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Cox Looks for First Preakness Win With First Mission

First Mission
Lexington Stakes winner First Mission is headed to the Preakness (Photo: Keeneland).

Five years after he won his first Grade 1 stakes, Louisville-based trainer Brad Cox has the opportunity to complete a personal lifetime Triple Crown with Godolphin’s First Mission in the 148th Preakness Stakes May 20 at Pimlico Race Course.

“He’s doing very well,” Cox said of First Mission, winner of Keeneland’s Stonestreet Lexington (G3) under Luis Saez in his most recent start on April 15. “He had a good breeze here Derby morning (five-eighths of a mile in 59.80 seconds). He bounced out of it in great shape. We really like what we’ve seen from him all winter and into the spring. He’s obviously stepped up. He’s lightly raced but he’s got a lot of talent. We’re looking forward to giving him a swing at a Grade 1.

First Mission has raced only three times, finishing second in his Feb. 18 debut at Fair Grounds, before graduating in his first start around two turns by 6 ¾ lengths a month later at Fair Grounds and winning the Lexington (G3) at Keeneland.

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“I really believe this horse is one of the top 3-year-olds in the country. Like I said, he’s lightly raced but a lot of talent. A very intelligent horse; sound horse; does everything right. I think he’s only going to get better the more he does it.”

Cox earned his first Grade 1 victory in Keeneland’s 2018 Ashland Stakes with Monomoy Girl, who became a two-time Breeders’ Cup Distaff winner and a champion. If he wins the Preakness, First Mission would be the 13th individual horse to win a Grade 1 stakes for Cox.

First Mission Wins Lexington

Cox’s first Triple Crown victory came with Mandaloun in the 2021 Kentucky Derby, albeit after the First Saturday in May. That’s when first-place finisher Medina Spirit was disqualified from the Derby victory for a minor medication infraction. That result is still being litigated, but Churchill Downs recognizes Mandaloun as the winner.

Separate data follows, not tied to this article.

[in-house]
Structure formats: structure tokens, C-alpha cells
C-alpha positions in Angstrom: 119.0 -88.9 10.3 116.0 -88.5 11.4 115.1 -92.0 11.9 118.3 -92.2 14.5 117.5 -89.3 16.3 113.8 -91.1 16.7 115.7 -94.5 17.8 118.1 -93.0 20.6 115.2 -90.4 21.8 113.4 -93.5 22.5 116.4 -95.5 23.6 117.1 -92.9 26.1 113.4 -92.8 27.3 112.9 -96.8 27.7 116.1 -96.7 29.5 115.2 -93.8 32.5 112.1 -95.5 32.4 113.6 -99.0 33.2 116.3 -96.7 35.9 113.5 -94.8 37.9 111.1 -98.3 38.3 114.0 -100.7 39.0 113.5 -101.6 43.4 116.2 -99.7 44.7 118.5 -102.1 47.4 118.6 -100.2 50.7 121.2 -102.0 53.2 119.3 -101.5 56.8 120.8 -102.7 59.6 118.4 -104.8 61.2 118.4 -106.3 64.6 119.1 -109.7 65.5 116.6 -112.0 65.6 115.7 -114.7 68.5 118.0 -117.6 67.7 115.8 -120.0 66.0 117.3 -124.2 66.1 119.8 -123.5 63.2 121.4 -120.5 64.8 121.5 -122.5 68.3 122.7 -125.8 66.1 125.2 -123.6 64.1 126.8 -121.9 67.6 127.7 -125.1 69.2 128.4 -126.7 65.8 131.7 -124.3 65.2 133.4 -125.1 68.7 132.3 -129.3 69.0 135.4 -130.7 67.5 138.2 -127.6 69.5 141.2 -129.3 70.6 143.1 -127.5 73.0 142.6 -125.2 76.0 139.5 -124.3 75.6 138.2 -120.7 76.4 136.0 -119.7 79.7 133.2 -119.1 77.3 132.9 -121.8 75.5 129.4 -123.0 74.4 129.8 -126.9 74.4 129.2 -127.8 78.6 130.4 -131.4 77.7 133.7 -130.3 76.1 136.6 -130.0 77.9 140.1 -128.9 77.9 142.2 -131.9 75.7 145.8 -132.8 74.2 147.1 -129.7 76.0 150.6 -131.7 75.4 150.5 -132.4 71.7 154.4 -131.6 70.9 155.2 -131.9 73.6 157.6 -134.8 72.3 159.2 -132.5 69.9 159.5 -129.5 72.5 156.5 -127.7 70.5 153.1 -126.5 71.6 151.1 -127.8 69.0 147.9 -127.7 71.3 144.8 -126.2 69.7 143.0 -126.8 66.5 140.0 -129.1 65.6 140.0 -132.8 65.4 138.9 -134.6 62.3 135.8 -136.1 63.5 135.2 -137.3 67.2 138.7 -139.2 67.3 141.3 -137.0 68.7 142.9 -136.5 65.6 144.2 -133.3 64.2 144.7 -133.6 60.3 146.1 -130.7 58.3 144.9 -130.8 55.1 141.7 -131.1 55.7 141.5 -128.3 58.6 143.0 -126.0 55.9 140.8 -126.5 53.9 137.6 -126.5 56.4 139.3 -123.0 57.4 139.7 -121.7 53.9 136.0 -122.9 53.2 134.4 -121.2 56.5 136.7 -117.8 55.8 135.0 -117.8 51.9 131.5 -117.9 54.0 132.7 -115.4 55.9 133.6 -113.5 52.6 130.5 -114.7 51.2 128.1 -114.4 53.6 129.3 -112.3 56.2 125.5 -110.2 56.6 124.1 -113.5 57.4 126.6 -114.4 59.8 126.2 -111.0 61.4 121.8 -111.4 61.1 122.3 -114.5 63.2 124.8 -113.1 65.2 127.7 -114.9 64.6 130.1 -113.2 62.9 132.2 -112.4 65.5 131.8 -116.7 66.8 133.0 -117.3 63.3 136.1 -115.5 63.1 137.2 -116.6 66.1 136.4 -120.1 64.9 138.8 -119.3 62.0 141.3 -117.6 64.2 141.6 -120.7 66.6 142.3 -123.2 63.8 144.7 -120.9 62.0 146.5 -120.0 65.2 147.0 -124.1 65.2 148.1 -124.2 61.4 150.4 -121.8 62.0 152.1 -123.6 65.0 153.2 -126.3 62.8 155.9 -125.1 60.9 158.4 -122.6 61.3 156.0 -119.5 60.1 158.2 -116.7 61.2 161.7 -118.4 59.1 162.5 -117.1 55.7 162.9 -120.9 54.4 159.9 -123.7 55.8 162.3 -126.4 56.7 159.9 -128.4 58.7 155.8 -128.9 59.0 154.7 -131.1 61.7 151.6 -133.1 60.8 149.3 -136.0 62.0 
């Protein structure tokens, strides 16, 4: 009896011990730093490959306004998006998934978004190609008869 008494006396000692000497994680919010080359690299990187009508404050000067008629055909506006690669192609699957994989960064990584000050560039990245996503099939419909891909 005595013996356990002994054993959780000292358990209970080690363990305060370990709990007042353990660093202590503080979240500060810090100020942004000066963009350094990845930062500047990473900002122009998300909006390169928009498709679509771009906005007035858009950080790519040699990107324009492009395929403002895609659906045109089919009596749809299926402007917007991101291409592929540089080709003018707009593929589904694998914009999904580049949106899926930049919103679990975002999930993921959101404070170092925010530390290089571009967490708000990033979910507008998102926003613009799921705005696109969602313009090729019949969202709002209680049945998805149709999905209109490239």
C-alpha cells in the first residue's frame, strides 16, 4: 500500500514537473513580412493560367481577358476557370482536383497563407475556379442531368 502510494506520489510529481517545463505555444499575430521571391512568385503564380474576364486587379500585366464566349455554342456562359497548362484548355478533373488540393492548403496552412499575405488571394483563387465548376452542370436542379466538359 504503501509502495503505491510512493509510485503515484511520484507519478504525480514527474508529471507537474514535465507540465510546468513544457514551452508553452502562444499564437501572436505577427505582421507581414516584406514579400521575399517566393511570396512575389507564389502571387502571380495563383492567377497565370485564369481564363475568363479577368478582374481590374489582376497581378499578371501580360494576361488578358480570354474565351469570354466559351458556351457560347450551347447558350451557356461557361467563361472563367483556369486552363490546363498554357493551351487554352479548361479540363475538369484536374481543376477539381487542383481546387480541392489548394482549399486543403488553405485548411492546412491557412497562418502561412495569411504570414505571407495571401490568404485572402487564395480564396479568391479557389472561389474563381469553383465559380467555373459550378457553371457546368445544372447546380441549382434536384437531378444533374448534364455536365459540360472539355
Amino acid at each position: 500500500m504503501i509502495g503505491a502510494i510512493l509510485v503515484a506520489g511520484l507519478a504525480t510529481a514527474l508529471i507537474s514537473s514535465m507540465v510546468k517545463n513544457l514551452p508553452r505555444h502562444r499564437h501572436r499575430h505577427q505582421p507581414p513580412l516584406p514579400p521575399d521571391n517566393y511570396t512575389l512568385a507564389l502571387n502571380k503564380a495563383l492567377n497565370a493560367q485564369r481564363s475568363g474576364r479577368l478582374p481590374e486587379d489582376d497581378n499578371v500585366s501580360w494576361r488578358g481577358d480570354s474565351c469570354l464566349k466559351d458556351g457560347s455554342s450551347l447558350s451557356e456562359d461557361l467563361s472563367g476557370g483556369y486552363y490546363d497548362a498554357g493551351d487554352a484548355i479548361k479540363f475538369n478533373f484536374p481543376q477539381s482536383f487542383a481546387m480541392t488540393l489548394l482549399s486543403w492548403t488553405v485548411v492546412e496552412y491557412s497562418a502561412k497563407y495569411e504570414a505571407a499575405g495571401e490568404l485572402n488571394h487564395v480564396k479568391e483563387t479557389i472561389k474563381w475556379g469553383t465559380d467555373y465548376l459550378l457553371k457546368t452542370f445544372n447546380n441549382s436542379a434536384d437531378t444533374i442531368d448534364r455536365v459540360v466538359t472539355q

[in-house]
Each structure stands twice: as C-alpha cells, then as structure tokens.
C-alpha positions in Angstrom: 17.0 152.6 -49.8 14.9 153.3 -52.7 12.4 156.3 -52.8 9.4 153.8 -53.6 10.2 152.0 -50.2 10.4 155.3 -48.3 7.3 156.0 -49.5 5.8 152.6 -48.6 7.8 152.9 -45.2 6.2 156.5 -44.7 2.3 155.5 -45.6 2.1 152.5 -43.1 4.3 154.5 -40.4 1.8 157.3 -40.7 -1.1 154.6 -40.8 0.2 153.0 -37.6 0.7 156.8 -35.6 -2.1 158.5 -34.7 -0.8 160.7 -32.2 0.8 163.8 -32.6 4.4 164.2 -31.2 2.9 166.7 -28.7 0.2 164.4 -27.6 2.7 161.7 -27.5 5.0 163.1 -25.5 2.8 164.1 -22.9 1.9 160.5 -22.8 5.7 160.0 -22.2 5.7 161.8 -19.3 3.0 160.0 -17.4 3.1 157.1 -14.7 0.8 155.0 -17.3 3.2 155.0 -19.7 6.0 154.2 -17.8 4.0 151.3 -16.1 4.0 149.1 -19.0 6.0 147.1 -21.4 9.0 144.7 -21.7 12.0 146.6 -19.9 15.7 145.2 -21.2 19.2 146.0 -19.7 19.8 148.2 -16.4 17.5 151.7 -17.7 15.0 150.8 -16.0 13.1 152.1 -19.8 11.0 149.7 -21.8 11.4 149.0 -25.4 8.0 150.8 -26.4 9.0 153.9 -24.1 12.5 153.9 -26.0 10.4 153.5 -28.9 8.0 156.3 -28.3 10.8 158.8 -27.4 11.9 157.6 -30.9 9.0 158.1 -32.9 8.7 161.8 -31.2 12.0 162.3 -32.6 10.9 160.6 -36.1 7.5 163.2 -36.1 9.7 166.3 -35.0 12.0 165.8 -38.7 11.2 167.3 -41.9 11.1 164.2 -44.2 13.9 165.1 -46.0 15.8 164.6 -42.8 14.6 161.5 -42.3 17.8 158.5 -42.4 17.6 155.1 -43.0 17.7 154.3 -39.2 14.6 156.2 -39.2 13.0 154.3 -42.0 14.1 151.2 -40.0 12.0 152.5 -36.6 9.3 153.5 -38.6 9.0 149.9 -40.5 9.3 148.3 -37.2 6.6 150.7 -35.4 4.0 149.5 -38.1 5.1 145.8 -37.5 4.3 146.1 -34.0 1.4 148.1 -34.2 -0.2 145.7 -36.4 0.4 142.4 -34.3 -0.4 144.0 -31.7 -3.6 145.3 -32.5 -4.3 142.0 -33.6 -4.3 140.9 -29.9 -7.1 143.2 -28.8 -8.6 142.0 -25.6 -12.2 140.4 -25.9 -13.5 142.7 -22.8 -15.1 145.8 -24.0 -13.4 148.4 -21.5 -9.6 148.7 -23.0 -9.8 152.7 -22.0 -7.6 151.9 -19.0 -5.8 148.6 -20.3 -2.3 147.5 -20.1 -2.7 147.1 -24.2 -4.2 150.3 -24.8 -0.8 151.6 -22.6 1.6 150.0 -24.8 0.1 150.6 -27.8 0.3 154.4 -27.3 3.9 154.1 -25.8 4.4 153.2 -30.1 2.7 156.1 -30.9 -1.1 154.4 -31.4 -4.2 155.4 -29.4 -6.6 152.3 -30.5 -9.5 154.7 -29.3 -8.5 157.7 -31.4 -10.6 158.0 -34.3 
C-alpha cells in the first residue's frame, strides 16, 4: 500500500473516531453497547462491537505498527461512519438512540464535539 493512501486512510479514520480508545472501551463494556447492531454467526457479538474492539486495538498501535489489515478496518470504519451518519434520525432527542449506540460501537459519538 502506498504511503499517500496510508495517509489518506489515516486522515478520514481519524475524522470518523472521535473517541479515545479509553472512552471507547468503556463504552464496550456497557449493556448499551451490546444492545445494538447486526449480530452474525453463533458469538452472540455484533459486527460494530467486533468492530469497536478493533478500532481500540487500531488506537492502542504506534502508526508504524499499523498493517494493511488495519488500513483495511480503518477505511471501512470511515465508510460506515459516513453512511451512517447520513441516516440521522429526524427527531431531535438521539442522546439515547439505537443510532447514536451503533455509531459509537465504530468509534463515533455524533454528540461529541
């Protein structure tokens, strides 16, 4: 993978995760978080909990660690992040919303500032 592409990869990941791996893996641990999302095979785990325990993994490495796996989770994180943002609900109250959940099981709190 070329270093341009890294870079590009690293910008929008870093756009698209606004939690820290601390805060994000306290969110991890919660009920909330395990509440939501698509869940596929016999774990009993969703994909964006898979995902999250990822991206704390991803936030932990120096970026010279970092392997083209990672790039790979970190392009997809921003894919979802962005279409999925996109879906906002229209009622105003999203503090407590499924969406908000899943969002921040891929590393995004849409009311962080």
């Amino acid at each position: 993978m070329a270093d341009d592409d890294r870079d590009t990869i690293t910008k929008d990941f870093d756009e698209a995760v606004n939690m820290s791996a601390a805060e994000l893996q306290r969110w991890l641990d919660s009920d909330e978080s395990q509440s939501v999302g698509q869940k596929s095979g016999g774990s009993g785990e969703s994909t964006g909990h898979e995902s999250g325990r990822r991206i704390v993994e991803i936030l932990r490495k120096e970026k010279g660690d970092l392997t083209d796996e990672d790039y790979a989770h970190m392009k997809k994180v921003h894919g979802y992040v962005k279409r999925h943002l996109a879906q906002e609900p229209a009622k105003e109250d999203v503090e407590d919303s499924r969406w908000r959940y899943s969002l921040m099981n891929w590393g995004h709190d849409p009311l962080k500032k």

The 2020-2021 Eclipse Award-winning trainer’s first Triple Crown race winner to cross the wire in front was Godolphin’s 2-year-old champion Essential Quality in the 2021 Belmont Stakes.

Cox has only been in the Preakness once, finishing third with Owendale and fourth with Warrior’s Charge in 2019.

“It would be cool to win that jewel of the Triple Crown,” he said. “It’s a very fun week there in Baltimore. They really put on a good show. A lot of history there; it’s an older racetrack. It’s a really cool experience.”

Even if he’s only been in the headliner once, Cox has enthusiastically embraced the Preakness weekend stakes.

“We’ve had a lot of luck over there in undercard races, such as the Dinner Party and the Black-Eyed Susan,” he said. “(Champion female sprinter and 3-year-old filly) Covfefe ran there. I love going over there. It’s a great atmosphere. Baltimore is a very cool city and I’m looking forward to going back next week.”

For the seventh-straight year, the Maryland Jockey Club is offering bonus money totaling $100,000 to trainers who run a minimum of five horses in the 15 Thoroughbred stakes races during Preakness weekend, May 19 and 20, at Pimlico. Points are accumulated for finishing first (10 points), second (seven), third (five), fourth (three) and having a starter (one). First place is worth $50,000, a prize Cox earned in 2019, with Steve Asmussen winning the bonus the past two years.

“I’m not sure we’re going to have enough horses to compete for the title, but who knows?” Cox said. “I honestly don’t really look at that. Whatever you take there, you send with intent. You don’t put them on the van if you think they’re going to be an also-ran. If everything works out and they run the way they can, maybe we’ll be in contention.”

Mage’s Four-Race Experience Could be a Plus for Preakness

OGMA Investments, Ramiro Restrepo, Sterling Racing and CMNWLTH’s Mage became only the second horse to win the Kentucky Derby (G1) without racing at age 2 since Apollo in 1882. The other was 2018 Triple Crown winner Justify. Mage also was only the third Derby winner since the filly Regret in 1915 to prevail in its fourth lifetime start, following Justify and Big Brown in 2008.

With four races, including the 1 ¼-mile Derby, behind Mage, the light schedule now could work into his favor in the Preakness Stakes.

“Yes,” Gustavo Delgado Jr., son of and assistant to trainer Gustavo Delgado, said earlier in the week. “What happened to be the opposite side coming into the Derby – if the horse is feeling good enough to pursue the Preakness and Triple Crown – now we are on the good side of it. Because he’s lightly raced, and everything seems in order for him to continue to improve.”

Mage had a second day of galloping at Churchill Downs Wednesday after two days off following the Kentucky Derby. Delgado Jr. gave the “so far, so good” update while reiterating that final plans have not been made.